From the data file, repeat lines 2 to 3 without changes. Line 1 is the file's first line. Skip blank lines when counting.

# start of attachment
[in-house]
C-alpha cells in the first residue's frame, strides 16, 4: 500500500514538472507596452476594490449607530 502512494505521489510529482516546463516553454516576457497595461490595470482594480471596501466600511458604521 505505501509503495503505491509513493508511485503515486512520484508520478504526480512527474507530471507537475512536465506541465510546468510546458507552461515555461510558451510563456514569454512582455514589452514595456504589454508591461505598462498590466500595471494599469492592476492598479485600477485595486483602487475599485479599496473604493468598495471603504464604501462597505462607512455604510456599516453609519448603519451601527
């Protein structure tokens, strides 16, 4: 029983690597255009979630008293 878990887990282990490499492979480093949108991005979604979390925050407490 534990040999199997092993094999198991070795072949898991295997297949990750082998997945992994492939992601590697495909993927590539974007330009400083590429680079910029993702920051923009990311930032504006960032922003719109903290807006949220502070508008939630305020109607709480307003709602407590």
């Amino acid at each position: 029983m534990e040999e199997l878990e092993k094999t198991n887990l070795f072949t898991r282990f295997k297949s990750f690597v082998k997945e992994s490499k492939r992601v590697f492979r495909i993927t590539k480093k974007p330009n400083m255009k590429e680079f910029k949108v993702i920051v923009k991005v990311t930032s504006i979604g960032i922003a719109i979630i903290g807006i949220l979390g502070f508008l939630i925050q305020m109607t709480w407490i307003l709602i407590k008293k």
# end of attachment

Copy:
C-alpha cells in the first residue's frame, strides 16, 4: 500500500514538472507596452476594490449607530 502512494505521489510529482516546463516553454516576457497595461490595470482594480471596501466600511458604521 505505501509503495503505491509513493508511485503515486512520484508520478504526480512527474507530471507537475512536465506541465510546468510546458507552461515555461510558451510563456514569454512582455514589452514595456504589454508591461505598462498590466500595471494599469492592476492598479485600477485595486483602487475599485479599496473604493468598495471603504464604501462597505462607512455604510456599516453609519448603519451601527
């Protein structure tokens, strides 16, 4: 029983690597255009979630008293 878990887990282990490499492979480093949108991005979604979390925050407490 534990040999199997092993094999198991070795072949898991295997297949990750082998997945992994492939992601590697495909993927590539974007330009400083590429680079910029993702920051923009990311930032504006960032922003719109903290807006949220502070508008939630305020109607709480307003709602407590």